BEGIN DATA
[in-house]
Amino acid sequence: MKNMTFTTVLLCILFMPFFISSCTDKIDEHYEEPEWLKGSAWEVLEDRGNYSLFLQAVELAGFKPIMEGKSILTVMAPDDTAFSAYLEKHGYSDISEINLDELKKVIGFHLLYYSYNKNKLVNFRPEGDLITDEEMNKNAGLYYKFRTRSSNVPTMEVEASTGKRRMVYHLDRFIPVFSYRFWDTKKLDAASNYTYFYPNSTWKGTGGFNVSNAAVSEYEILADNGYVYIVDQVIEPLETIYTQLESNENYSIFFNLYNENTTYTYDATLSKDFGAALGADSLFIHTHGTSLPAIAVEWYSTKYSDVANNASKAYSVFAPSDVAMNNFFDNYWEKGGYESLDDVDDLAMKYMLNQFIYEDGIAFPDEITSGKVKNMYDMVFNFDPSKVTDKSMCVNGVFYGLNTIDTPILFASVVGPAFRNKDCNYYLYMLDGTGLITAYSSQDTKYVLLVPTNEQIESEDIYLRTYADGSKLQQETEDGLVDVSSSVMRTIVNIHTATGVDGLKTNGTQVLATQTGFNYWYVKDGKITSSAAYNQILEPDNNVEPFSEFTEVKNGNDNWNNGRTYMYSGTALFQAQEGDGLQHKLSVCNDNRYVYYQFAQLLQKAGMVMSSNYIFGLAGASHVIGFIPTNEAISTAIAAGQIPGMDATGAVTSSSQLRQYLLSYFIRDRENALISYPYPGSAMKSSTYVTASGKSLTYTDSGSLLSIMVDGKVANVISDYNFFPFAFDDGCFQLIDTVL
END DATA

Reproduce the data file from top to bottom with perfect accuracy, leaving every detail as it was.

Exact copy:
[in-house]
Amino acid sequence: MKNMTFTTVLLCILFMPFFISSCTDKIDEHYEEPEWLKGSAWEVLEDRGNYSLFLQAVELAGFKPIMEGKSILTVMAPDDTAFSAYLEKHGYSDISEINLDELKKVIGFHLLYYSYNKNKLVNFRPEGDLITDEEMNKNAGLYYKFRTRSSNVPTMEVEASTGKRRMVYHLDRFIPVFSYRFWDTKKLDAASNYTYFYPNSTWKGTGGFNVSNAAVSEYEILADNGYVYIVDQVIEPLETIYTQLESNENYSIFFNLYNENTTYTYDATLSKDFGAALGADSLFIHTHGTSLPAIAVEWYSTKYSDVANNASKAYSVFAPSDVAMNNFFDNYWEKGGYESLDDVDDLAMKYMLNQFIYEDGIAFPDEITSGKVKNMYDMVFNFDPSKVTDKSMCVNGVFYGLNTIDTPILFASVVGPAFRNKDCNYYLYMLDGTGLITAYSSQDTKYVLLVPTNEQIESEDIYLRTYADGSKLQQETEDGLVDVSSSVMRTIVNIHTATGVDGLKTNGTQVLATQTGFNYWYVKDGKITSSAAYNQILEPDNNVEPFSEFTEVKNGNDNWNNGRTYMYSGTALFQAQEGDGLQHKLSVCNDNRYVYYQFAQLLQKAGMVMSSNYIFGLAGASHVIGFIPTNEAISTAIAAGQIPGMDATGAVTSSSQLRQYLLSYFIRDRENALISYPYPGSAMKSSTYVTASGKSLTYTDSGSLLSIMVDGKVANVISDYNFFPFAFDDGCFQLIDTVL